Quinn case exposes a fault line within GAA
ON GAELIC GAMES:Reconciling the cultural differences between the Ireland of close-knit local loyalties and that of major population centres isn’t going to get any easier, writes SEAN MORAN
IT’S all happening for the GAA, as August – the crucible of the championship season – arrives with the most compelling set of football quarter-finals since the round was introduced 12 years ago.
In the background Eugene McGee’s Football Review Committee has opened for business, canvassing views on the state of the game. On Sunday the demonstration in Ballyconnell in support of Seán Quinn and his family featured some expansive talk about the GAA standing up for the stricken border businessman and this was amplified on Monday when former GAA president Seán Kelly, now a Fine Gael MEP, approved of the demonstration as “an expression of moral support”.
Earlier in the day, the television schedules for the weekend revealed RTÉ had exercised its priority option on the football quarter-finals by choosing to screen the Dublin-Laois match on Saturday evening, the timing and the champions’ vast demographic making it the box-office fixture of the weekend even if the Donegal-Kerry contest is the most eagerly anticipated of the quarter-finals on football criteria.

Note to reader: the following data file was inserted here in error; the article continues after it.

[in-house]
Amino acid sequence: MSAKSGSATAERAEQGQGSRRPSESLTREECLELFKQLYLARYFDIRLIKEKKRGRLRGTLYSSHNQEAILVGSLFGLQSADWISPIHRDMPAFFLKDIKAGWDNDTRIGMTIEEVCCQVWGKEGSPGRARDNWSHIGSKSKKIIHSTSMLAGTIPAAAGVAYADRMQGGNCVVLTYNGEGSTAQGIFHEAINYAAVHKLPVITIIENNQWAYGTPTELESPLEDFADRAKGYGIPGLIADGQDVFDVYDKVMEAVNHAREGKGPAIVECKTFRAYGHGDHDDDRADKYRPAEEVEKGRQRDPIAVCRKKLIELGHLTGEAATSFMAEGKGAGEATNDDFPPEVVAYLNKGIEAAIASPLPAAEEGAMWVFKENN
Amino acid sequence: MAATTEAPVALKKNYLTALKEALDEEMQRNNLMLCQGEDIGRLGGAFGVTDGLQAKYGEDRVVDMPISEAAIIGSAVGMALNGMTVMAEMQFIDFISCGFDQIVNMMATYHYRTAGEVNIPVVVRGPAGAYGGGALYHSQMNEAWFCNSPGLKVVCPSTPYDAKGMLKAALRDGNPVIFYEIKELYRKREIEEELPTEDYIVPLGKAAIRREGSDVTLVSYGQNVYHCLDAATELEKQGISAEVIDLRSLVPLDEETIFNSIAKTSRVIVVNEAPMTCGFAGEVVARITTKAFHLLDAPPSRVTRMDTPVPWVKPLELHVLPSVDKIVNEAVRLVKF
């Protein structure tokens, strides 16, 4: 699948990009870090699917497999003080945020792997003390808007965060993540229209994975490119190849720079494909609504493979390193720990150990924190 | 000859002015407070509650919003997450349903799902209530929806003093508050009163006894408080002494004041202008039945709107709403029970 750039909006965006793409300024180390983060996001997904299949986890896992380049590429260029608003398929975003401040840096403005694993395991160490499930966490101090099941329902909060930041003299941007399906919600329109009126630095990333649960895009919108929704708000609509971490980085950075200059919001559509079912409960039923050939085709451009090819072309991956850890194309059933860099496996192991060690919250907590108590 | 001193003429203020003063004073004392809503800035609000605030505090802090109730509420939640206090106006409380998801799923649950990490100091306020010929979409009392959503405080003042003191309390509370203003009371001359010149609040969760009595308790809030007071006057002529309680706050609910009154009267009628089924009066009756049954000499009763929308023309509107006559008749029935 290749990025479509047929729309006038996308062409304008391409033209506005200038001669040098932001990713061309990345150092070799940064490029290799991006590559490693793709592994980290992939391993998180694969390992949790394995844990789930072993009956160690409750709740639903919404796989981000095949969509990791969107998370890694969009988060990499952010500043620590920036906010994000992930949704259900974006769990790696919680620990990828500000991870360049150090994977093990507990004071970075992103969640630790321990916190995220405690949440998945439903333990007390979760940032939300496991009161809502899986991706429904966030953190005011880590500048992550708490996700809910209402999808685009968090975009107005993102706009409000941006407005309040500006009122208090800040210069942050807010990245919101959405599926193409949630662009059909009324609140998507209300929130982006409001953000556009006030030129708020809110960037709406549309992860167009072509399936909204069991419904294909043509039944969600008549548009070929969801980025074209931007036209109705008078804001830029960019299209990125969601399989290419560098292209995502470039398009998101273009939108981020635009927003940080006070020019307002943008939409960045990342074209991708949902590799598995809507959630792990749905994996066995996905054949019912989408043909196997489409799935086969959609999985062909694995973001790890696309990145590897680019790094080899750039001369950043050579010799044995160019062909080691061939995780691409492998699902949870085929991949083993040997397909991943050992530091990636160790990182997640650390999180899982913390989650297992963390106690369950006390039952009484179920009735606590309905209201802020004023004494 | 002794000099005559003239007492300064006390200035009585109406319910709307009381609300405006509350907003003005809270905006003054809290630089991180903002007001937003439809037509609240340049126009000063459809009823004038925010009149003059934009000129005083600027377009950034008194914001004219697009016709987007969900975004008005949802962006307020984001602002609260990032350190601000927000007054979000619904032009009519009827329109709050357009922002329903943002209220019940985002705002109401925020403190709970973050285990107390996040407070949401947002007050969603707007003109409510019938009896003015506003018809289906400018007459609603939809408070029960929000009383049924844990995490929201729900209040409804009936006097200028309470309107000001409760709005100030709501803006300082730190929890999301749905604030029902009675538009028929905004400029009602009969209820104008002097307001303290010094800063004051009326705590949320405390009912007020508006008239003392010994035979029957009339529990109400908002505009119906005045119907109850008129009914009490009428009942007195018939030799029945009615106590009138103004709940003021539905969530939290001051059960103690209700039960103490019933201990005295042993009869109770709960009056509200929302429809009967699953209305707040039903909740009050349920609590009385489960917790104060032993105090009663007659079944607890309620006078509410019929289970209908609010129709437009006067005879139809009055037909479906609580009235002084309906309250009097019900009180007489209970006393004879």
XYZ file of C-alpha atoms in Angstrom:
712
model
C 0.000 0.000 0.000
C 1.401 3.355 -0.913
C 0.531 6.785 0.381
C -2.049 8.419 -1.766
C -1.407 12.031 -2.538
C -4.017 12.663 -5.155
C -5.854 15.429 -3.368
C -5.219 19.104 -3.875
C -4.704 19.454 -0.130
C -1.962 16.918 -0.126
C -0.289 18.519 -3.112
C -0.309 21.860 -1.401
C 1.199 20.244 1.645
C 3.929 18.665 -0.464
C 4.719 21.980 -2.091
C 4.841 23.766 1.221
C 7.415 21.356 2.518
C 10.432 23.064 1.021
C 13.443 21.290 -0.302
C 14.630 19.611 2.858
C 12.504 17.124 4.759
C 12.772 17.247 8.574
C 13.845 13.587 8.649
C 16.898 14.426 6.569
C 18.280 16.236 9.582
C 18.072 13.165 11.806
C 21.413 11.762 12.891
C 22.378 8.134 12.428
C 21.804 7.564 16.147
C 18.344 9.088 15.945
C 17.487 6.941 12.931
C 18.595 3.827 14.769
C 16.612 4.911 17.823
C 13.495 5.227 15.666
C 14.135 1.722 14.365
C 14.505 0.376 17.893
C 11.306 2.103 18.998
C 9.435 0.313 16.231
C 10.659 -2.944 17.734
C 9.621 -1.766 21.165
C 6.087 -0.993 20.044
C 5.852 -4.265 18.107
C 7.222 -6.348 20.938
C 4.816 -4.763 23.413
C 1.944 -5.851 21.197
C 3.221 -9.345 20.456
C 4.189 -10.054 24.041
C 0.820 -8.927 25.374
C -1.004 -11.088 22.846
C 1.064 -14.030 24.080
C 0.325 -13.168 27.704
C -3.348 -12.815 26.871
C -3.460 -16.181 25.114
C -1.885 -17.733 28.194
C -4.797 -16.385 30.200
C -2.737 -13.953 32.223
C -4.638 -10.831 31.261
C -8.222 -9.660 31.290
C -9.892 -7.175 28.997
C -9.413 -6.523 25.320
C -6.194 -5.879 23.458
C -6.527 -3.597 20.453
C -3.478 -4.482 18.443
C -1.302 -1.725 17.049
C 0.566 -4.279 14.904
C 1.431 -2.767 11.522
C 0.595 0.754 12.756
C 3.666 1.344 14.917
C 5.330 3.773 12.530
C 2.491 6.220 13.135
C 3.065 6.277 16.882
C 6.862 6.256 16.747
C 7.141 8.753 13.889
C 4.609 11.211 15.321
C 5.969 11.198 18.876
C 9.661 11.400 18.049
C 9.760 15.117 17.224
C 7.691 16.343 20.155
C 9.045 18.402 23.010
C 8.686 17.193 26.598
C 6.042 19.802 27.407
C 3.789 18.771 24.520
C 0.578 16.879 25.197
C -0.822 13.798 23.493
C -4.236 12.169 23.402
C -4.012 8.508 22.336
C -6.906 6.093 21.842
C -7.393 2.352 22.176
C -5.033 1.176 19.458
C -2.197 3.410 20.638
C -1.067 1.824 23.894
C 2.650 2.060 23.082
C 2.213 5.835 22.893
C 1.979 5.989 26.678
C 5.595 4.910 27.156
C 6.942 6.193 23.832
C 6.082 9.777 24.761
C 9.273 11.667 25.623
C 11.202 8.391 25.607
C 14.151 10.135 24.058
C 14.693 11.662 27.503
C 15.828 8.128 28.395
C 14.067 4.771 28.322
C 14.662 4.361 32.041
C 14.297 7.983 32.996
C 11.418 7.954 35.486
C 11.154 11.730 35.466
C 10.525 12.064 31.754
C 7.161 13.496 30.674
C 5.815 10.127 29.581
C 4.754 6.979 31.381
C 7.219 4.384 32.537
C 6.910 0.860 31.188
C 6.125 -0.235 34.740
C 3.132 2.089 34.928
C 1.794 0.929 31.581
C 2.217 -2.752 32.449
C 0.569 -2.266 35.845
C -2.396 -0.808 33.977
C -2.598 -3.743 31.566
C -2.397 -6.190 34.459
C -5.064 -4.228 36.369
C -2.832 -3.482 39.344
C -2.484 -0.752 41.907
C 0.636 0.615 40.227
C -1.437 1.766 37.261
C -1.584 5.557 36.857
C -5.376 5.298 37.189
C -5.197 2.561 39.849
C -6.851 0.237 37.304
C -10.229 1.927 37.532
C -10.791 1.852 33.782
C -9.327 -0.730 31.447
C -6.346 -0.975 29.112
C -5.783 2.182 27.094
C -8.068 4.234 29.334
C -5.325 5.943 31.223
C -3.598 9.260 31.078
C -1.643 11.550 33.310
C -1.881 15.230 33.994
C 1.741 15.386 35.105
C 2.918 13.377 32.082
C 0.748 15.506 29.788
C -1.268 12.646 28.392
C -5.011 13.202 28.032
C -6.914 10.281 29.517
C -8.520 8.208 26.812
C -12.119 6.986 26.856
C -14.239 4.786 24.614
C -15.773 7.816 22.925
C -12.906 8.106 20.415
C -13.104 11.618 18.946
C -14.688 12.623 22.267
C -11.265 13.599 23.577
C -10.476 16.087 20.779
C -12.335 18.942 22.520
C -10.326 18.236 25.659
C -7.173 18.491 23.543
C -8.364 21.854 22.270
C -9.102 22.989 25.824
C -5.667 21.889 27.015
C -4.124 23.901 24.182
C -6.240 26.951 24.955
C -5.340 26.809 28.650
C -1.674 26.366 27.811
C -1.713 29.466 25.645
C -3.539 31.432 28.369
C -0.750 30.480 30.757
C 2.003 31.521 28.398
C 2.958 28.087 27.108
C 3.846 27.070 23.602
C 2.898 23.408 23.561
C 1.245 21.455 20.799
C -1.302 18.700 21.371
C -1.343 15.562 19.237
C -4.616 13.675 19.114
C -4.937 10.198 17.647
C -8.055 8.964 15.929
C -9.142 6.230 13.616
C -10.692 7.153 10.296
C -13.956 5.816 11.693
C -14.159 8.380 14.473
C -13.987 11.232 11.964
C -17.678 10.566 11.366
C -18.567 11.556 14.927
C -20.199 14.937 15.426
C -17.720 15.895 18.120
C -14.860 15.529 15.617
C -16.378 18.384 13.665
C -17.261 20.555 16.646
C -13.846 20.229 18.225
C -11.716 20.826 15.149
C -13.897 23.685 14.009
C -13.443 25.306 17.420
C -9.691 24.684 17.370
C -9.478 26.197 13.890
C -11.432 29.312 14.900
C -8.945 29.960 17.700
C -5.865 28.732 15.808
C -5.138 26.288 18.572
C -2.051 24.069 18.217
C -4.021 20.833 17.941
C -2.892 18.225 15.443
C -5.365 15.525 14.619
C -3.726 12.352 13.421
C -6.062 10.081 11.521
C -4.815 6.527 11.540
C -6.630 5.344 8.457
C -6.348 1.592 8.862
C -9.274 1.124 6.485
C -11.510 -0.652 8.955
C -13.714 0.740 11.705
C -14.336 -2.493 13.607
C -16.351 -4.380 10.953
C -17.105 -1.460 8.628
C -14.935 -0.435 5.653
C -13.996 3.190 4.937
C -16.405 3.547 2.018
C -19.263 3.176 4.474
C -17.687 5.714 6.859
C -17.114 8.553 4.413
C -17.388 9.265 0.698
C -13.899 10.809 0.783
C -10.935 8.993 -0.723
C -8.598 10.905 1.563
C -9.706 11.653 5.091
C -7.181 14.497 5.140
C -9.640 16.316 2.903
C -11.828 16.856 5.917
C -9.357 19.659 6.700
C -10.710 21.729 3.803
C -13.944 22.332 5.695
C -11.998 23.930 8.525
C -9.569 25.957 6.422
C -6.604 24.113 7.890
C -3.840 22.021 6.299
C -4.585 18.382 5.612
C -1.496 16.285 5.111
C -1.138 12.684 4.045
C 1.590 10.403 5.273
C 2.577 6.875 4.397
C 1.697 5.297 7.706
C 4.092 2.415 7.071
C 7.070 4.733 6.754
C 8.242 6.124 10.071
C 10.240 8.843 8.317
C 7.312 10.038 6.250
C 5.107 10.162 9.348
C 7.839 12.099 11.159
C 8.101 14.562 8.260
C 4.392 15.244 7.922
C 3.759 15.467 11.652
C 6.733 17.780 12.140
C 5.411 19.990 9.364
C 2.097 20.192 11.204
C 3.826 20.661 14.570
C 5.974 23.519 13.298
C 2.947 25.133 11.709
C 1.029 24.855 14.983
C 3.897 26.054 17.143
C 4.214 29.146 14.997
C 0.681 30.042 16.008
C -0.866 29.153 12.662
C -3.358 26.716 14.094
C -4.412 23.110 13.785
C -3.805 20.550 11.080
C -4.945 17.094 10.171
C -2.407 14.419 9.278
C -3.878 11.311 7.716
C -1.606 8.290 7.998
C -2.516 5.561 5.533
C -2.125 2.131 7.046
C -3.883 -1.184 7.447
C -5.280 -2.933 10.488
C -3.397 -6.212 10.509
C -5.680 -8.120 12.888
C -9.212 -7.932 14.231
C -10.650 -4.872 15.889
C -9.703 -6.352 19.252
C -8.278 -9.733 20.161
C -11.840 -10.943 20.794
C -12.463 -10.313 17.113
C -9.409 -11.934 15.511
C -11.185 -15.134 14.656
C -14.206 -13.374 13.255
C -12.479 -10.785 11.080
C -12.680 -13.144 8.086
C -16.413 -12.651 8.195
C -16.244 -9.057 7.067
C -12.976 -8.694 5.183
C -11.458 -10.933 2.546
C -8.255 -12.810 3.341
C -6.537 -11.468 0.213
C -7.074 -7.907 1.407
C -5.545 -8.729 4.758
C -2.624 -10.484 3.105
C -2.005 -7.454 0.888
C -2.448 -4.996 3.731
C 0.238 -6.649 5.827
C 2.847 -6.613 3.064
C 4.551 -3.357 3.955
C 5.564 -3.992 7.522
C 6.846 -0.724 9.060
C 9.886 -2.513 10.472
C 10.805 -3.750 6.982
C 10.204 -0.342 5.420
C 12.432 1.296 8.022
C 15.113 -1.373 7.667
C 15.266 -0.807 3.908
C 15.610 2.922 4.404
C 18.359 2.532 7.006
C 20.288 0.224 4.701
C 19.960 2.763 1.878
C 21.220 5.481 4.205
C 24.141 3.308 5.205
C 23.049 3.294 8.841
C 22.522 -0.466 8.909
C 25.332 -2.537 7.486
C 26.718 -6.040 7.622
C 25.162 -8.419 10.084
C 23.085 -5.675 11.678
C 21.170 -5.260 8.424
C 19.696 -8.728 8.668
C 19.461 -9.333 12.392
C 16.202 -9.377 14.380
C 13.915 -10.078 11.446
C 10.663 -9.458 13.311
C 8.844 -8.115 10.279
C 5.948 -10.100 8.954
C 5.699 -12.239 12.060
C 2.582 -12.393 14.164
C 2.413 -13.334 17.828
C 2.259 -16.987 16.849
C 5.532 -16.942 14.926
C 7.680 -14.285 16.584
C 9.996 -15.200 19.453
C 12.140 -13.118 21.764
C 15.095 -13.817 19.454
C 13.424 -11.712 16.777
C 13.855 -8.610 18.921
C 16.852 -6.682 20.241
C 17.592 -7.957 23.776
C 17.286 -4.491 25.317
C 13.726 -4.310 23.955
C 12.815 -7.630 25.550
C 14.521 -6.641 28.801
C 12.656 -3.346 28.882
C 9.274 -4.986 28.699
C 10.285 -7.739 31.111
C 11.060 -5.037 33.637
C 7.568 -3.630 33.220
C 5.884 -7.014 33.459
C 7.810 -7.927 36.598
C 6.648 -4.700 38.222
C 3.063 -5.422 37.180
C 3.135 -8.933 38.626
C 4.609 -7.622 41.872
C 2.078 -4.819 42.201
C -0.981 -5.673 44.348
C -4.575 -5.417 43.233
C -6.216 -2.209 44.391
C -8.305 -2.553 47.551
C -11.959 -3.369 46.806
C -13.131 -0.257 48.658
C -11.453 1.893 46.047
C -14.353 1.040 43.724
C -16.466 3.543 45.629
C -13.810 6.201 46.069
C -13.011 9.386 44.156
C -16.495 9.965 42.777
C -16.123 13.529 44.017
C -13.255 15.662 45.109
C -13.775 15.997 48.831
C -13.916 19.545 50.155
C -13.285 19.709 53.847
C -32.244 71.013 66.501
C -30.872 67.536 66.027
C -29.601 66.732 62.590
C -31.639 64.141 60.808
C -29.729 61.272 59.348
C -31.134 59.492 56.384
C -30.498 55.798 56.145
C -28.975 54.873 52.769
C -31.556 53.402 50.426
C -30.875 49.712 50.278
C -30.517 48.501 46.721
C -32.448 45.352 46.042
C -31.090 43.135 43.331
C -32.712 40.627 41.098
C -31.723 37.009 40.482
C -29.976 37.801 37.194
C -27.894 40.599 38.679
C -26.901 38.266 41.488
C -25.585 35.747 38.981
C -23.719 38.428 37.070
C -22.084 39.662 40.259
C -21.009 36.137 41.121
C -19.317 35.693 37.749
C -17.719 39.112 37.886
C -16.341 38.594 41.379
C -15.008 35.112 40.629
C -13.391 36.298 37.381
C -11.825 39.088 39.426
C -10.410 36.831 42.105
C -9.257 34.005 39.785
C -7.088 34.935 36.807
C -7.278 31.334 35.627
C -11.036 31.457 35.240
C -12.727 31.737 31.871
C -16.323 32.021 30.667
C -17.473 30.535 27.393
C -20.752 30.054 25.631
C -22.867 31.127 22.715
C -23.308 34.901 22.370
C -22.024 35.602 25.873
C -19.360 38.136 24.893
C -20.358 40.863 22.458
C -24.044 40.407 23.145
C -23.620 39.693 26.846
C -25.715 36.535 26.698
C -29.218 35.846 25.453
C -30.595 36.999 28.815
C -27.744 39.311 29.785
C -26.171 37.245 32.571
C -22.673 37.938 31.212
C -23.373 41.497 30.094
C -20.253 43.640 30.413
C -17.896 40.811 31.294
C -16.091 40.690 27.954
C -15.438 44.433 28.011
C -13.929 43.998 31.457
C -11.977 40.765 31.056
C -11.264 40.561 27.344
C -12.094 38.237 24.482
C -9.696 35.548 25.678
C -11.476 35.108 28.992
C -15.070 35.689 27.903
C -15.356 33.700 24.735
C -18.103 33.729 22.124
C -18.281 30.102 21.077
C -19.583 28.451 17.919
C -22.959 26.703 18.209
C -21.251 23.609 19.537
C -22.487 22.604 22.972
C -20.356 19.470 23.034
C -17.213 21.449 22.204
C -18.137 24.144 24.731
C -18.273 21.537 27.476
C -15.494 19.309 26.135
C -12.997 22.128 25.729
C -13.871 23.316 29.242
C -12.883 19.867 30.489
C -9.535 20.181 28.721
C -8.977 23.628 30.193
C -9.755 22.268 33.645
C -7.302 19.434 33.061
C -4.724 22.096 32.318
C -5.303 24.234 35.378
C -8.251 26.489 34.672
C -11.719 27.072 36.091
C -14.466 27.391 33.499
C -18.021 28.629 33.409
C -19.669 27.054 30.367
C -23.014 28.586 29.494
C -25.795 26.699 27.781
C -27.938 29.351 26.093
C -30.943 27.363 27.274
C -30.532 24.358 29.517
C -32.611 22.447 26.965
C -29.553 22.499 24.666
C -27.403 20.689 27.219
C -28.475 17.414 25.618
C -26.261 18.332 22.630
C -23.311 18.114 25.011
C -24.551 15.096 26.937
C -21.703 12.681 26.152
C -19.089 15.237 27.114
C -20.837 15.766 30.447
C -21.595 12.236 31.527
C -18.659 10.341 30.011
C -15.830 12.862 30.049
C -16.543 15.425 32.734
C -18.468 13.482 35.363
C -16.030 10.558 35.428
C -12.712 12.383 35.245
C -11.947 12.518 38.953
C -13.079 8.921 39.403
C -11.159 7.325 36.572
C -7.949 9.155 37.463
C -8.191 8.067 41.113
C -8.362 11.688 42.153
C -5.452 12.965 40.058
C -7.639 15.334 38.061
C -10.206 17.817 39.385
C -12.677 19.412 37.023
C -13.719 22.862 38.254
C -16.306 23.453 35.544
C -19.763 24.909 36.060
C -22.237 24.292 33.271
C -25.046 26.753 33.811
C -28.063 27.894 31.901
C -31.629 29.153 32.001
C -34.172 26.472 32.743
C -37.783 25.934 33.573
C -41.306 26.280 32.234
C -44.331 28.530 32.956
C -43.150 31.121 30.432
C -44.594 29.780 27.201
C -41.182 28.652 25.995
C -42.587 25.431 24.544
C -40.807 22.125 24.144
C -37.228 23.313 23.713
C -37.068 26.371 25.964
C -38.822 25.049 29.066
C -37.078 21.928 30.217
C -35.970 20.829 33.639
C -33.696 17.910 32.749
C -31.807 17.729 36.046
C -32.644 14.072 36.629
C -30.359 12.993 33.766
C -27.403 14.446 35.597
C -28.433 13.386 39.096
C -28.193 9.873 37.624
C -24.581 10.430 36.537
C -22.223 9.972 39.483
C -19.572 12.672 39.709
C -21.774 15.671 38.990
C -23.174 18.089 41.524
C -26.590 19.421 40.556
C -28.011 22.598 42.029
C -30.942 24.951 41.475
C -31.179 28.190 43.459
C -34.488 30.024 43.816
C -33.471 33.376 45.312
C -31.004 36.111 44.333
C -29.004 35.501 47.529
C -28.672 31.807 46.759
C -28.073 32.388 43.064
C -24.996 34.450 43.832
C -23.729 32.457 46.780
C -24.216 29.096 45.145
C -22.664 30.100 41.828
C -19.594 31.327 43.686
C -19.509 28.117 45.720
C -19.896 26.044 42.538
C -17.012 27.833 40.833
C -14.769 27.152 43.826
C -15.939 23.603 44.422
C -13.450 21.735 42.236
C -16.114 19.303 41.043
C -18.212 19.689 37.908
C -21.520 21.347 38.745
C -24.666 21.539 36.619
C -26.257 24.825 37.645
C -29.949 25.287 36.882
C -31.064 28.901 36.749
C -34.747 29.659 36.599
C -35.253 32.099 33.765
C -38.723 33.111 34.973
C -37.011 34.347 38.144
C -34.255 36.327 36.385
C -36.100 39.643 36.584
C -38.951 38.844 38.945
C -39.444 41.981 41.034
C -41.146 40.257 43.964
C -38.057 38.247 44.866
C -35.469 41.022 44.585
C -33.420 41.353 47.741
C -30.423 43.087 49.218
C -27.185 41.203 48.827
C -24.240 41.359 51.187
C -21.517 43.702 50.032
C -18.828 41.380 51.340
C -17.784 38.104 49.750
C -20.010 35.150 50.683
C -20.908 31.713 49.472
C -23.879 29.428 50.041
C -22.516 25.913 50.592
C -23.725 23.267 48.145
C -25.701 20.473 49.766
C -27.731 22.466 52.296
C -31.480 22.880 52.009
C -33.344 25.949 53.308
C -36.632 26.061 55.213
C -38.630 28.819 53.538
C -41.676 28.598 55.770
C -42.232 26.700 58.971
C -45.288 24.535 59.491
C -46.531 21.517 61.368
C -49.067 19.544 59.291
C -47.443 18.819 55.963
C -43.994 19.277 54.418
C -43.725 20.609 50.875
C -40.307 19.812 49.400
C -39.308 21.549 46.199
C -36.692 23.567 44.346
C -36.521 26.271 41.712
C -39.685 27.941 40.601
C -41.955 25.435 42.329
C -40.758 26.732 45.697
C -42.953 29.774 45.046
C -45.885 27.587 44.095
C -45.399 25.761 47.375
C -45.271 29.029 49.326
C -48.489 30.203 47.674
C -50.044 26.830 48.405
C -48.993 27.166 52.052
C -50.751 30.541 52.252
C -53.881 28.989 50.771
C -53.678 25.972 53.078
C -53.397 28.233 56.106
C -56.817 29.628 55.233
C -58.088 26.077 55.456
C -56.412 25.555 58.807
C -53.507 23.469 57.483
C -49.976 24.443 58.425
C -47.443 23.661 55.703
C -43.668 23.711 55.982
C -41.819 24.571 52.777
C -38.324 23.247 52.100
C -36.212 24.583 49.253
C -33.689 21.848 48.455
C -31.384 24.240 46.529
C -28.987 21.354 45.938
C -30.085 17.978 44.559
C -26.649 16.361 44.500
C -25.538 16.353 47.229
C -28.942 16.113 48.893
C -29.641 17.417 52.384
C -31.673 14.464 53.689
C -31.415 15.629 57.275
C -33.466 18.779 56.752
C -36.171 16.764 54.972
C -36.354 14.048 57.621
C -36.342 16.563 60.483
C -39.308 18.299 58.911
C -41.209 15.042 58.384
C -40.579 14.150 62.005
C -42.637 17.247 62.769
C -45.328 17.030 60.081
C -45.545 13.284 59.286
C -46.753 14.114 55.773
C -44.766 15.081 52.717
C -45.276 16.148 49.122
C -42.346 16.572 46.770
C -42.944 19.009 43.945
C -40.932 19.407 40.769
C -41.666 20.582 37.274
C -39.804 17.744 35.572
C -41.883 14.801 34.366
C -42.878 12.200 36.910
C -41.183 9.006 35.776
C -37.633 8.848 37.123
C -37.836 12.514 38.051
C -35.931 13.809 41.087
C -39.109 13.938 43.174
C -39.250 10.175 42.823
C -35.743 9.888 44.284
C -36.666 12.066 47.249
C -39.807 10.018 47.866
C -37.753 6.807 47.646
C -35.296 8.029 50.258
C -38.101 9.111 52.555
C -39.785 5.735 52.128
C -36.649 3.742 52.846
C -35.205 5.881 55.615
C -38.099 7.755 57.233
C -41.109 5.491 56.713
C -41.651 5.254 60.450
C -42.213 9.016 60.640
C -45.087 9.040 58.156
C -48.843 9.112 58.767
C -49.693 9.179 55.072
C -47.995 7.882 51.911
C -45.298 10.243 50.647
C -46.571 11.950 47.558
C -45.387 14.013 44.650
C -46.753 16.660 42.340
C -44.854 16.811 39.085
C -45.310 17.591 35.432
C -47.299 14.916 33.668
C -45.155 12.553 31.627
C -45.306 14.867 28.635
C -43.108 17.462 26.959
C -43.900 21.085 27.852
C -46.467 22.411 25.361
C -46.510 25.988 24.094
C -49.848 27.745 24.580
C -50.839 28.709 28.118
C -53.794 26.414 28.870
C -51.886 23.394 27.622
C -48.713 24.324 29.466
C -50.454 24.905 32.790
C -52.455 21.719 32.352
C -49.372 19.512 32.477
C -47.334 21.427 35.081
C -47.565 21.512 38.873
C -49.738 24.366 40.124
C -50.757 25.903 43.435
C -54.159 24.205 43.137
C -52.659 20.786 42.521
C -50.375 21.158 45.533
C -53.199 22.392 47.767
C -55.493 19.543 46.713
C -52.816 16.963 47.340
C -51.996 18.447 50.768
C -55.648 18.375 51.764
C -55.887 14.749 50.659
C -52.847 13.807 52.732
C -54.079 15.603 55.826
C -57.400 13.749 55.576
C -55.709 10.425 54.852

TV3 have previously made no bones about their preference for Dublin matches, as they deliver big audiences. RTÉ has tended to take a broader view but on this occasion has passed on what would generally be considered the weekend’s big match.
There are themes running through the above events and they create challenges for the GAA. The FRC has given itself a very broad remit in defining what areas it intends to explore. That includes rule changes and as a result the standing committee on rule changes in the games has effectively been put into dry dock until the football committee’s findings are released later in the year. It will be a surprise if there isn’t a groundswell of support for intensifying penalties applicable to cynical or “professional” fouling.
Already ideas have been floated such as the equivalent of basketball’s team fouls – awarding close-in frees once a specified number of fouls have been committed in order to undermine the value of fouling in the opposition half of the field.
Suspensions for cumulative yellow cards are another item likely to be on the agenda in the near future. These would be excellent ideas because if punishments don’t disadvantage the perpetrators, the overwhelming evidence suggests the breaking of rules for unfair advantage will continue.